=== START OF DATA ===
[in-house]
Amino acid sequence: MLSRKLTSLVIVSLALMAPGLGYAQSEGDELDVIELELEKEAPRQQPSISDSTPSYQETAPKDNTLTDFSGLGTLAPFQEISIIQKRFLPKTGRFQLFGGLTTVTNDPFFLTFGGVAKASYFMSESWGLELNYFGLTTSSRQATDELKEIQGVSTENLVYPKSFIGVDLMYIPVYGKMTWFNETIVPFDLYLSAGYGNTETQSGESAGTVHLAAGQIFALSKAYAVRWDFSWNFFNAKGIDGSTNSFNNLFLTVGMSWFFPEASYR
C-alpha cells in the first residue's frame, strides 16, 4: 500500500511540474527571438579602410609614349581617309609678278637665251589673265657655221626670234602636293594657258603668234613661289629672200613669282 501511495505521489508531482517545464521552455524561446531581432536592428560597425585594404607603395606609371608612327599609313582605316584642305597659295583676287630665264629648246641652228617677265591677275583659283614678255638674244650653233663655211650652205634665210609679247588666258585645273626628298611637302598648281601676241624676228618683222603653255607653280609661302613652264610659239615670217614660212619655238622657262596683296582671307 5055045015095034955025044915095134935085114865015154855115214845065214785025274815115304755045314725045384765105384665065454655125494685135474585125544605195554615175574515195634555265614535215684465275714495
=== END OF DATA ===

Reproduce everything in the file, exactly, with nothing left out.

[in-house]
Amino acid sequence: MLSRKLTSLVIVSLALMAPGLGYAQSEGDELDVIELELEKEAPRQQPSISDSTPSYQETAPKDNTLTDFSGLGTLAPFQEISIIQKRFLPKTGRFQLFGGLTTVTNDPFFLTFGGVAKASYFMSESWGLELNYFGLTTSSRQATDELKEIQGVSTENLVYPKSFIGVDLMYIPVYGKMTWFNETIVPFDLYLSAGYGNTETQSGESAGTVHLAAGQIFALSKAYAVRWDFSWNFFNAKGIDGSTNSFNNLFLTVGMSWFFPEASYR
C-alpha cells in the first residue's frame, strides 16, 4: 500500500511540474527571438579602410609614349581617309609678278637665251589673265657655221626670234602636293594657258603668234613661289629672200613669282 501511495505521489508531482517545464521552455524561446531581432536592428560597425585594404607603395606609371608612327599609313582605316584642305597659295583676287630665264629648246641652228617677265591677275583659283614678255638674244650653233663655211650652205634665210609679247588666258585645273626628298611637302598648281601676241624676228618683222603653255607653280609661302613652264610659239615670217614660212619655238622657262596683296582671307 5055045015095034955025044915095134935085114865015154855115214845065214785025274815115304755045314725045384765105384665065454655125494685135474585125544605195554615175574515195634555265614535215684465275714495